good) An if my word be sterling yet in England, Let.it command a mirror hither straight; That it may show me what a face I have, Since it is bankrupt of his majesty. Boling. Go some of you, and fetch a lookingglass.

[Exit an Attendant. North. Read o'er this paper, while the glass doth

come. K. Rich. Fiend! thou torment'st me ere I come

to hell. Boling. Urge it no more, my lord Northumber

land. North. The commons will not then be satisfied.

K. Rich. They shall be satisfied: I'll read enough, When I do see the very book indeed Where all my sins are writ, and that's—-myself.

Re-enter Attendant, with a Glass. Give me that glass, and therein will I read.No deeper wrinkles yet? Hath sorrow struck So many blows upon this face of mine, And made no deeper wounds ?-O, flattering glass, Like to my followers in prosperity, Thou dost beguile me! Was this face the face, That every day under his household roof Did keep ten thousand men? Was this the face, That, like the sun, did make beholders wink? Was this the face, that fac'd so many follies, And was at last out-fac'd by Bolingbroke? A brittle glory shineth in this face:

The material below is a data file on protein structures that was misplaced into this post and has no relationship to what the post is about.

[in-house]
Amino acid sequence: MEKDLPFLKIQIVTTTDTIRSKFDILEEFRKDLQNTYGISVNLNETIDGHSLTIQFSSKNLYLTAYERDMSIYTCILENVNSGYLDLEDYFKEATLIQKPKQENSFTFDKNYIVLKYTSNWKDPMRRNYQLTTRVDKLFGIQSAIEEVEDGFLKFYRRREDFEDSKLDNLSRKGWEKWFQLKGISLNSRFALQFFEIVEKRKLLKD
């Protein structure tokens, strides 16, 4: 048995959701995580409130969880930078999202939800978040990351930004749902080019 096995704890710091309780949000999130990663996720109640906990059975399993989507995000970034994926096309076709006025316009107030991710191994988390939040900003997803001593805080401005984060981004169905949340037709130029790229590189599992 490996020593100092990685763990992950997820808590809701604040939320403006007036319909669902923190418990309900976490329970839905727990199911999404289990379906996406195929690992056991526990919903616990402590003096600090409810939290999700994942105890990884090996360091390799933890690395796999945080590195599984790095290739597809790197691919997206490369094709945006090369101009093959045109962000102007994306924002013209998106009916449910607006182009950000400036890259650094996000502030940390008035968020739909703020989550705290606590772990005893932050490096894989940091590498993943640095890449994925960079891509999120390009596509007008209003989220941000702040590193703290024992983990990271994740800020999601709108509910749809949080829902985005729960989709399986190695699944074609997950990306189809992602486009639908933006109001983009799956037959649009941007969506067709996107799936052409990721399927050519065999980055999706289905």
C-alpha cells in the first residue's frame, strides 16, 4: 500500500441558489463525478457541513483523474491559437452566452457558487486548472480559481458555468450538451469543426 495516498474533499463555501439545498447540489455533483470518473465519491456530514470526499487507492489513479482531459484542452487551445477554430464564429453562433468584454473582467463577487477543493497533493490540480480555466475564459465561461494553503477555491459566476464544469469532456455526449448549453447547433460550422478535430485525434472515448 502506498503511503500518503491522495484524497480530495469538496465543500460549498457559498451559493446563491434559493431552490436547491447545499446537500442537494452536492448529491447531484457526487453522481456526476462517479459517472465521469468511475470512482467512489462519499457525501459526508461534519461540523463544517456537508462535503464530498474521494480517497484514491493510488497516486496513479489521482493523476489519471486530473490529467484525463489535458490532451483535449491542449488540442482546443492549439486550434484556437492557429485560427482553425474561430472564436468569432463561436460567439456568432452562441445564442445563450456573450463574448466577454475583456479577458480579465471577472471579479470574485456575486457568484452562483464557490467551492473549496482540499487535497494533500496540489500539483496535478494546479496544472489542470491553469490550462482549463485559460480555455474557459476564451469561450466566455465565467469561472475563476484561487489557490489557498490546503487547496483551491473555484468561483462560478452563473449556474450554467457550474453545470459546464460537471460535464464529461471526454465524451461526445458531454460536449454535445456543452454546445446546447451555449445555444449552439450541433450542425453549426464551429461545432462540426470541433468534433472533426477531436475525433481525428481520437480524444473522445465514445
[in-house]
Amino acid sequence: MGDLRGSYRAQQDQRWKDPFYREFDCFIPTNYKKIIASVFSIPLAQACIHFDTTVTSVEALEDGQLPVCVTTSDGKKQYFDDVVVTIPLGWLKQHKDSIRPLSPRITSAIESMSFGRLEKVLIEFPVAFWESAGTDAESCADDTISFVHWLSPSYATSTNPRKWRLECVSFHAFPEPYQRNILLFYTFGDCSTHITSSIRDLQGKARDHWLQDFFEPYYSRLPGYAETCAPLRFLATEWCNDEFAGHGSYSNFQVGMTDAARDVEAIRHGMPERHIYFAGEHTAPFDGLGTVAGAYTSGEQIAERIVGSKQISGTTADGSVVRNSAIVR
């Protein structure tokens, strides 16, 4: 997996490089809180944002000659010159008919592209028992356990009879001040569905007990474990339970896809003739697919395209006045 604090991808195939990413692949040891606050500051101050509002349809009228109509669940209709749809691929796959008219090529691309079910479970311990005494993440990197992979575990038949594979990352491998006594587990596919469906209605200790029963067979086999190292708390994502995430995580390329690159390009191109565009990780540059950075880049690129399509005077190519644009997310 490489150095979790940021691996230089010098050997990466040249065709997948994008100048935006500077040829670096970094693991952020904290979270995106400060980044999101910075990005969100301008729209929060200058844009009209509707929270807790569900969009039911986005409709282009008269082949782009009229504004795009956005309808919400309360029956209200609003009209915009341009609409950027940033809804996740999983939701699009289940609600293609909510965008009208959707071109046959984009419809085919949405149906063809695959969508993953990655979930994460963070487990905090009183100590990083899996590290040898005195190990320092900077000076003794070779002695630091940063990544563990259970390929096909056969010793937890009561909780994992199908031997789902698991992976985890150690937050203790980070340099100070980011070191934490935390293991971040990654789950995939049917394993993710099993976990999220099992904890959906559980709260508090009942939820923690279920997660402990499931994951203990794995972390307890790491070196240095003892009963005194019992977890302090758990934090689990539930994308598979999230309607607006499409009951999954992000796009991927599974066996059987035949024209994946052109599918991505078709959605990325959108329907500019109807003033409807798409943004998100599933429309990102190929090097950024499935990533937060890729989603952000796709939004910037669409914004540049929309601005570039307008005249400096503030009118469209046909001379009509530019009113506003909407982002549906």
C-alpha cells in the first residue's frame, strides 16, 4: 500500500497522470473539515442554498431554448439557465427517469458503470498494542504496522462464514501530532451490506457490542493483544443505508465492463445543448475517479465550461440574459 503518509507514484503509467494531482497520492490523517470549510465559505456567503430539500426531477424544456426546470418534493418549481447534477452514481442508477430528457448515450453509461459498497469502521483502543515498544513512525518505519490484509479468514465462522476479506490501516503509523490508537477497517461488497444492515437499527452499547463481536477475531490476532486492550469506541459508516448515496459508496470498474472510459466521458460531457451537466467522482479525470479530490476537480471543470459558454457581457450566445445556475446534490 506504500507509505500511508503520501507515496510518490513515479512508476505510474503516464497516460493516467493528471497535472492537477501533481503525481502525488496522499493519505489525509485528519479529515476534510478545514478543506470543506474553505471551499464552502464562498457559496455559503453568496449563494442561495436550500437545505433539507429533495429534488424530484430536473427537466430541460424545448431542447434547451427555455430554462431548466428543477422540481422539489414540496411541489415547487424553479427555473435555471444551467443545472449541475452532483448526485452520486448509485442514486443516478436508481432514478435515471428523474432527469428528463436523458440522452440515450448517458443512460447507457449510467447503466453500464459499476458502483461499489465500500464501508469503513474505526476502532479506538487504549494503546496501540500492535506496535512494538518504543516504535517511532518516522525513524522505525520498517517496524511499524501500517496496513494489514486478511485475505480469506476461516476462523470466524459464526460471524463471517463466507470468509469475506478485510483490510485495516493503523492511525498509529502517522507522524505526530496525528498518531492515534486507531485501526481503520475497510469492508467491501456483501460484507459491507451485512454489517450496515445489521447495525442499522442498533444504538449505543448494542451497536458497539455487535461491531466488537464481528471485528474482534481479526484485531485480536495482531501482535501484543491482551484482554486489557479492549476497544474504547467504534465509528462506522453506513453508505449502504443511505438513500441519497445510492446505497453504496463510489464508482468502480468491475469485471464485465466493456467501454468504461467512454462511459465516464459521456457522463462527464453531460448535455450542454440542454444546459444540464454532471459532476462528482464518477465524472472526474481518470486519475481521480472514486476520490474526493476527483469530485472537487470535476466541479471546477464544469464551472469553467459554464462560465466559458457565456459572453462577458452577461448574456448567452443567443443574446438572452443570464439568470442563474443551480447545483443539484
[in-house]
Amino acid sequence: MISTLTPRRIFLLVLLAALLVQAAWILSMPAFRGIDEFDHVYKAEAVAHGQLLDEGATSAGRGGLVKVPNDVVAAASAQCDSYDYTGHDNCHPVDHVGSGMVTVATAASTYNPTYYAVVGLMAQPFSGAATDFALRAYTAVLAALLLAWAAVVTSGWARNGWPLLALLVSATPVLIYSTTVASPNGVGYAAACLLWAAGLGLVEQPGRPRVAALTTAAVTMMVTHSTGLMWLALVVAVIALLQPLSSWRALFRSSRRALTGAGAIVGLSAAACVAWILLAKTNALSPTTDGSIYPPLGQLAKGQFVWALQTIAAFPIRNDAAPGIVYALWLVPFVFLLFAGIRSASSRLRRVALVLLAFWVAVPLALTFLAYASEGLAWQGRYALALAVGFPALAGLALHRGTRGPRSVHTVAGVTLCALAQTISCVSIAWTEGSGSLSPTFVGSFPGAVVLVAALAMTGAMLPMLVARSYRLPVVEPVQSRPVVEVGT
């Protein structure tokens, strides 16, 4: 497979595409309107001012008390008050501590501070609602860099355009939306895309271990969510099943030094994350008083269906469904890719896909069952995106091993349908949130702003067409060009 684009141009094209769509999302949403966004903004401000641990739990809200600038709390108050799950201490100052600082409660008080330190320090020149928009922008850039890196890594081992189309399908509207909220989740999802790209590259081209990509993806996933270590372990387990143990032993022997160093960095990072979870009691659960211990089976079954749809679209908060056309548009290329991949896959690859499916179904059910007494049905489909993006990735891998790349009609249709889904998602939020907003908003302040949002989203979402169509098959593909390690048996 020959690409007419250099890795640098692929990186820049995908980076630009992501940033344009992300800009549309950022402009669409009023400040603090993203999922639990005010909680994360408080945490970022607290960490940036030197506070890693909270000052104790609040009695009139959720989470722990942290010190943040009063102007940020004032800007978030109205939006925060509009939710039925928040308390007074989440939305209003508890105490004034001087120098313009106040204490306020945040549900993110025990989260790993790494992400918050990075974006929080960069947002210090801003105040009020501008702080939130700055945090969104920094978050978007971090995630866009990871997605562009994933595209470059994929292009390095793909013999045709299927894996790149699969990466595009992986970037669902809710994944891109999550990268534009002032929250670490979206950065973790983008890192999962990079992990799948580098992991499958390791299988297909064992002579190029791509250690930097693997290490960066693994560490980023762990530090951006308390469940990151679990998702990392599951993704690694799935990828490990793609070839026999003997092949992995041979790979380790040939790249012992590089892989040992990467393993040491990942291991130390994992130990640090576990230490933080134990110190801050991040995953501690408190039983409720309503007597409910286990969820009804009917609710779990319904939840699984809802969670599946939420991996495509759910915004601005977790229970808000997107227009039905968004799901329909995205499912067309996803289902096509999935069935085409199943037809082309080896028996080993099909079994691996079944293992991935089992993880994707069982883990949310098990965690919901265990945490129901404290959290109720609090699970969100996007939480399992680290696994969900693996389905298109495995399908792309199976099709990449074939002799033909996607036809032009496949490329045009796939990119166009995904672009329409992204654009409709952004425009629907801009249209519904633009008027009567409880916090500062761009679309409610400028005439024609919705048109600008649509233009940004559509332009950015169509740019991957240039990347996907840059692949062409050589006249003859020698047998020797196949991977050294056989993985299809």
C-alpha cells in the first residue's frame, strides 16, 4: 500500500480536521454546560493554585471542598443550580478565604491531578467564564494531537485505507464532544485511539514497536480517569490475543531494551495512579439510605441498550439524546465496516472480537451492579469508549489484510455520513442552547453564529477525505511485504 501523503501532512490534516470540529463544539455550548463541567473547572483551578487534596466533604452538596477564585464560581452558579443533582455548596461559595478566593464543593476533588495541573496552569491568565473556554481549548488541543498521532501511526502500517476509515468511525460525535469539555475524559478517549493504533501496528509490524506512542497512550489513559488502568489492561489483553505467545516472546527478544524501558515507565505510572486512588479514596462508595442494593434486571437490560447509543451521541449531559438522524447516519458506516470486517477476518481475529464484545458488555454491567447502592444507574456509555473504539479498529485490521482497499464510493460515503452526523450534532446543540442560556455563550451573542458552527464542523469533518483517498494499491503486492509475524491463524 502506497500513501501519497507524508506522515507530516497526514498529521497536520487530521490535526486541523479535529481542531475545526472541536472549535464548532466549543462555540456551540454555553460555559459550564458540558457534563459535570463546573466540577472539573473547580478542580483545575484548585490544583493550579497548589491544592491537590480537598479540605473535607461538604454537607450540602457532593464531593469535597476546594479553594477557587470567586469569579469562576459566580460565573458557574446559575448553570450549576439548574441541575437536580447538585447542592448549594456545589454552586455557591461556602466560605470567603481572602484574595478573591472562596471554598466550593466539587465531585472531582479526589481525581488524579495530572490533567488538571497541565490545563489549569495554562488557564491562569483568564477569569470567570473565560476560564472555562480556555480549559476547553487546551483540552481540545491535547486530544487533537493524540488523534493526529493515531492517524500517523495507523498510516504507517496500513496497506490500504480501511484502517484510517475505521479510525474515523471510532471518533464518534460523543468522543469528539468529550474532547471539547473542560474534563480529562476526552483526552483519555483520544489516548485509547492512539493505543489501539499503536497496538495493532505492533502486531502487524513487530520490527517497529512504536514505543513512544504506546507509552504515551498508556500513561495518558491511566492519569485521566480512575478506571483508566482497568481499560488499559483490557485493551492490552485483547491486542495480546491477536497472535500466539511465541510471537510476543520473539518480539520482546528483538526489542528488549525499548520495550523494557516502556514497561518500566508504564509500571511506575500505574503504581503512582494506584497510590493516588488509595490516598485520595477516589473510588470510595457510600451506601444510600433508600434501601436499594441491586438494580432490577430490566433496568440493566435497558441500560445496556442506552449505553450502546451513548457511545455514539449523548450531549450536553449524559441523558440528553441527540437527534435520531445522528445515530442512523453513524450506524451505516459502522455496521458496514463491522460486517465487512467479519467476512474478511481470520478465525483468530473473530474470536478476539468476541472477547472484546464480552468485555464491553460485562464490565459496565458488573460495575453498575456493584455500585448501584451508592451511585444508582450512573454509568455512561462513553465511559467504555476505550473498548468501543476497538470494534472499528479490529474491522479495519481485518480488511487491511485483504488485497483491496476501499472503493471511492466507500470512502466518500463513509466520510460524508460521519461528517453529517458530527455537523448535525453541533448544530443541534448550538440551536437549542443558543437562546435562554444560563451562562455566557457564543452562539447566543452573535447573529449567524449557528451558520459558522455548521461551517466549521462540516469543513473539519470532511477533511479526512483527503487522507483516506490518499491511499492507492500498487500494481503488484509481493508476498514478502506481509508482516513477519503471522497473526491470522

your face.

As brittle as the glory is the face;

[Dashes the Glass against the ground. For there it is, crack'd in a hundred shivers.Mark, silent king, the moral of this sport,How soon my sorrow hath destroy'd my face. Boling. The shadow of your sorrow hath de

stroy'd The shadow of K. Rich.

Say that again.
The shadow of my sorrow? Ha! let's see:-
'Tis very true, my grief lies all within;
And these external manners of lament
Are merely shadows to the unseen grief,
That swells with silence in the tortur'd soul;
There lies the substance: and I thank thee, king,
For thy great bounty, that not only giv'st
Me cause to wail, but teachest me the way